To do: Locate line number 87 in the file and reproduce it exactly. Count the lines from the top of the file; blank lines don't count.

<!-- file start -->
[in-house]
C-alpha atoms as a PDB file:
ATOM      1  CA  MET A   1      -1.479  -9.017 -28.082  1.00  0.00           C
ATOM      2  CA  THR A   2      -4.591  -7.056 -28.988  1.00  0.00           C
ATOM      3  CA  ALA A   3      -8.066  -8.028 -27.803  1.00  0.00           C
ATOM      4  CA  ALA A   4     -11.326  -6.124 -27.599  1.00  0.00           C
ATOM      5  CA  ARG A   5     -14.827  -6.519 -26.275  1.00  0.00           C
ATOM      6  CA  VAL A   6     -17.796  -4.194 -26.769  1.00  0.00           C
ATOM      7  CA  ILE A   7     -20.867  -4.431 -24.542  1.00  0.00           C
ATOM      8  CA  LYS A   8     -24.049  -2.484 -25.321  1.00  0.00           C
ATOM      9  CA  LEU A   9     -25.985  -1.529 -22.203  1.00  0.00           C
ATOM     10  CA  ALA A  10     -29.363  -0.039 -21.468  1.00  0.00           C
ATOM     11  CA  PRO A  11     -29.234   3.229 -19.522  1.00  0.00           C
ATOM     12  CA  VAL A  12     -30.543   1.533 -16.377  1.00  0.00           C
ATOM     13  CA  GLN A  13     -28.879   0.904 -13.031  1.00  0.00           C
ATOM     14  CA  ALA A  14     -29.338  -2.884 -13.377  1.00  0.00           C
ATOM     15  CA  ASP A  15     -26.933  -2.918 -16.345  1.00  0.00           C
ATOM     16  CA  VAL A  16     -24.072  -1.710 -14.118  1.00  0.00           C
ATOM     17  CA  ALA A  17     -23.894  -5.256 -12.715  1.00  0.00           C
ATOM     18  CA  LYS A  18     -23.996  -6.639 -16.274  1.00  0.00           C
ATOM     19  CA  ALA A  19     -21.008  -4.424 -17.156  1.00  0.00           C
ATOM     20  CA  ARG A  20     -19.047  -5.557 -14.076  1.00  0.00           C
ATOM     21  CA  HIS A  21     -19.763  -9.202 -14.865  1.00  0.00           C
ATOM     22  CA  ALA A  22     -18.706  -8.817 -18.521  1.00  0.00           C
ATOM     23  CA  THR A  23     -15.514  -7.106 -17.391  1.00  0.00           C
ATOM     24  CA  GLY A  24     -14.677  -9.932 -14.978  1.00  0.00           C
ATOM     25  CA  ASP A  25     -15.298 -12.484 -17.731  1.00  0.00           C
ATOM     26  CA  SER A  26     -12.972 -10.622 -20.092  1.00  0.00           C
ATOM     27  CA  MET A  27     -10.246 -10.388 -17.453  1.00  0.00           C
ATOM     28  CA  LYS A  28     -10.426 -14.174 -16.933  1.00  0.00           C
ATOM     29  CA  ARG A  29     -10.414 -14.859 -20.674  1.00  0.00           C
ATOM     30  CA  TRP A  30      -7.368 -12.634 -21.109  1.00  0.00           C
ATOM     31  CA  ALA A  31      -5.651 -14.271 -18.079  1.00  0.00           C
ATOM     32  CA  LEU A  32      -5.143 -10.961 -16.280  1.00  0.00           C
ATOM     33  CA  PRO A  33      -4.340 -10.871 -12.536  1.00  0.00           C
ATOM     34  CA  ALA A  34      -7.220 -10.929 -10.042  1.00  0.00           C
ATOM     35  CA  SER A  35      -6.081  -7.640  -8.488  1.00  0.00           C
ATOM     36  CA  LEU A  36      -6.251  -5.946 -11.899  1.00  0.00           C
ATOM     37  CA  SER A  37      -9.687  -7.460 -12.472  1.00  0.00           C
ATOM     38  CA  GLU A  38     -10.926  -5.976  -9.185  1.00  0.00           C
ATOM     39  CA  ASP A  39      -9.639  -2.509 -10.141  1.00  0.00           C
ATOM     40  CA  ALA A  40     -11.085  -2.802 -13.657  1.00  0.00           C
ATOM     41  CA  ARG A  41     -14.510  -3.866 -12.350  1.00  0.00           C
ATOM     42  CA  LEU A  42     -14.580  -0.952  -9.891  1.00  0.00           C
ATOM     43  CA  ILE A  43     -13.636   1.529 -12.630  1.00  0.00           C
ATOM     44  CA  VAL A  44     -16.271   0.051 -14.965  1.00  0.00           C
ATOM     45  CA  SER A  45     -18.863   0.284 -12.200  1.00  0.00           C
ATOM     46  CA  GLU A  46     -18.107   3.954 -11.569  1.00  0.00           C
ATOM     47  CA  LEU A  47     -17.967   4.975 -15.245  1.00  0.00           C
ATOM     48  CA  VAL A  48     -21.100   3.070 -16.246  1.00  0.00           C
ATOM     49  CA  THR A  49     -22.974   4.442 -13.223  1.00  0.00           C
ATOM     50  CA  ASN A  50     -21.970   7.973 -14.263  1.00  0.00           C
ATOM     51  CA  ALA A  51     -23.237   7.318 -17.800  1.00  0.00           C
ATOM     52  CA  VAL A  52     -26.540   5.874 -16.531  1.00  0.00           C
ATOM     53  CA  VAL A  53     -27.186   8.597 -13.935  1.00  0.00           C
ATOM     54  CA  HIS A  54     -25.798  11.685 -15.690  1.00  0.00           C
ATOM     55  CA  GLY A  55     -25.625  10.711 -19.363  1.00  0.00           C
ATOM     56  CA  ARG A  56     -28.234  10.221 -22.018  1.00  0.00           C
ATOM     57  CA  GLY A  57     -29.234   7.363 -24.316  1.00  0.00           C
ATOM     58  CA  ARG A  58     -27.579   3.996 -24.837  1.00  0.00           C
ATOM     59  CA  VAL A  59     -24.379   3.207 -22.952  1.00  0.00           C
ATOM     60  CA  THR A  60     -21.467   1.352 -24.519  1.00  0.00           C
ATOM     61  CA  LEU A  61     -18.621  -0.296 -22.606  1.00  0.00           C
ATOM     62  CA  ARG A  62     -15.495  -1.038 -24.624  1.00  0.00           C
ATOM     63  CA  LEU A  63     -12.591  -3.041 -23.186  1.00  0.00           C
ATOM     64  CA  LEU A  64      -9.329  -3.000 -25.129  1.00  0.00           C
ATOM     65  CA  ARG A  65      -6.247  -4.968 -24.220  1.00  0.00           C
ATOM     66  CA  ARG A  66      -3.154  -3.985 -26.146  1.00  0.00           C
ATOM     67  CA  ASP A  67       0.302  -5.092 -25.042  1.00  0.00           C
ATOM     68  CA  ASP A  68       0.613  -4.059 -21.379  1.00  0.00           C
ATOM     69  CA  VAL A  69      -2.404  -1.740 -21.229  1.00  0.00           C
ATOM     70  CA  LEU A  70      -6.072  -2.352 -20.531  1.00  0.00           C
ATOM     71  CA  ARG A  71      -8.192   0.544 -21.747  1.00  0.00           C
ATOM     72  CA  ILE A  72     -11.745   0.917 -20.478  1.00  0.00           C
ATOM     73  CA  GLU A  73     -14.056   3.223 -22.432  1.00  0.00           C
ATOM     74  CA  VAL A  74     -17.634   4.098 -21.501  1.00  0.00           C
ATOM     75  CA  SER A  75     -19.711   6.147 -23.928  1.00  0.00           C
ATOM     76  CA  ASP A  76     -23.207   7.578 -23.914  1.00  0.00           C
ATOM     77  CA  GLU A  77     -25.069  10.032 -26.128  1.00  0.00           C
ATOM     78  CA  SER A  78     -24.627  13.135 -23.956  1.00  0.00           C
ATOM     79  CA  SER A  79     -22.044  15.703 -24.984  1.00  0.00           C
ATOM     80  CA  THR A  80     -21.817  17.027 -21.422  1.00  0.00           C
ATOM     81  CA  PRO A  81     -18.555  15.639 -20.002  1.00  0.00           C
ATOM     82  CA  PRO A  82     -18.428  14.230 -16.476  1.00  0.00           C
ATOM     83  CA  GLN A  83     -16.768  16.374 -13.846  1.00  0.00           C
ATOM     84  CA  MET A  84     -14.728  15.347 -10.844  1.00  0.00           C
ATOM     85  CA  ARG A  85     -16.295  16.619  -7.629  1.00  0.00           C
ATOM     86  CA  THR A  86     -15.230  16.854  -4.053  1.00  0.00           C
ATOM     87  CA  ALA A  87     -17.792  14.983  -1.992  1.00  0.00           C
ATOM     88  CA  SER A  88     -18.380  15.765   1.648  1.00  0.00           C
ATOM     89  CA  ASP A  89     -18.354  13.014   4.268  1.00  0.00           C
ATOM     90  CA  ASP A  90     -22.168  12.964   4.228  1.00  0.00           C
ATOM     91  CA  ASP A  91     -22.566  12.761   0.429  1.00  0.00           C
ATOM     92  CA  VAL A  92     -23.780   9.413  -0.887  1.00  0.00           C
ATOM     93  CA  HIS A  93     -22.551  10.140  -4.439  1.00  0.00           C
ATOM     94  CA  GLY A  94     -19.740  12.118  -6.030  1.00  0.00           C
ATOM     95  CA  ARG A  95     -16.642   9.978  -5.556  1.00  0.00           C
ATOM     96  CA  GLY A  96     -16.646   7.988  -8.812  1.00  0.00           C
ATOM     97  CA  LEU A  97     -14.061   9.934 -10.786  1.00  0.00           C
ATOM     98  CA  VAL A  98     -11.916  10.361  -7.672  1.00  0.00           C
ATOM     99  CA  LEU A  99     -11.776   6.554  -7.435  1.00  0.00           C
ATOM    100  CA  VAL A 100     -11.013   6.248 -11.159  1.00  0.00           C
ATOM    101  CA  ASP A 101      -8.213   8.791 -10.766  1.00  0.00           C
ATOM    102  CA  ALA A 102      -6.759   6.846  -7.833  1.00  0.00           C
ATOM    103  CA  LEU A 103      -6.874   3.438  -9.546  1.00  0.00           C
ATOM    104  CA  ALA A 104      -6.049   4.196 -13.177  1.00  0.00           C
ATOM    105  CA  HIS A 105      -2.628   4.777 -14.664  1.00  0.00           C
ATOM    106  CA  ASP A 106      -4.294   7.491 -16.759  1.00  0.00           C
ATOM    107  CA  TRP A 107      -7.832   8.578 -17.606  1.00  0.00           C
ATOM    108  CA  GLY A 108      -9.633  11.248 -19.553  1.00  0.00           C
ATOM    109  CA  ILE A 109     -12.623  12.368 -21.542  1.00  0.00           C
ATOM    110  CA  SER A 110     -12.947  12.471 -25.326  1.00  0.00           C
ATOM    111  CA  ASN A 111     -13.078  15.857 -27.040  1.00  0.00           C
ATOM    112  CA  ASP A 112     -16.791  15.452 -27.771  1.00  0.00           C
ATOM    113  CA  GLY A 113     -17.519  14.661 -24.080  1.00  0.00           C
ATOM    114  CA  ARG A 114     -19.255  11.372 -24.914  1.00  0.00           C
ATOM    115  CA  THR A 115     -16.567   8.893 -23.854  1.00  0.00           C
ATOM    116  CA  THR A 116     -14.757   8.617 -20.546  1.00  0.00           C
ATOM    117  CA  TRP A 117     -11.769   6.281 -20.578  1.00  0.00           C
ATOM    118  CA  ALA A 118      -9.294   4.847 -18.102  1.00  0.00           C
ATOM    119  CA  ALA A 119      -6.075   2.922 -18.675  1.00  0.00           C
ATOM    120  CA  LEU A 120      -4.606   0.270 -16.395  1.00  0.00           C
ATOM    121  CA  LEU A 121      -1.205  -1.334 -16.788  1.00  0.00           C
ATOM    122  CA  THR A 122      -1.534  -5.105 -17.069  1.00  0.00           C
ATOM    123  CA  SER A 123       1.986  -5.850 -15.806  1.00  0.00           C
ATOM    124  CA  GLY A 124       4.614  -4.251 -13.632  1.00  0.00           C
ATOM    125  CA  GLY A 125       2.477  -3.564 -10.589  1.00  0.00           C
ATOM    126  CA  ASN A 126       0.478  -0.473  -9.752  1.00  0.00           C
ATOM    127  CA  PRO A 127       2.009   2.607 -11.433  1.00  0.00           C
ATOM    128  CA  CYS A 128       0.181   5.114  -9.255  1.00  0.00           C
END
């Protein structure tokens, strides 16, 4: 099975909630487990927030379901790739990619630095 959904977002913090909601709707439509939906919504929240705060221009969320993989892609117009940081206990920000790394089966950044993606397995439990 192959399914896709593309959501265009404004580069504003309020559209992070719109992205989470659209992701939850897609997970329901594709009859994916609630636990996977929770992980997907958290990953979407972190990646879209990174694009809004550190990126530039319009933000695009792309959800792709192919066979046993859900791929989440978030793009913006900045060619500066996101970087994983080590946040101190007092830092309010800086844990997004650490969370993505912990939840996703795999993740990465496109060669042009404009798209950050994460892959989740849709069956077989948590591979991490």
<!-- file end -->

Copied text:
ATOM     85  CA  ARG A  85     -16.295  16.619  -7.629  1.00  0.00           C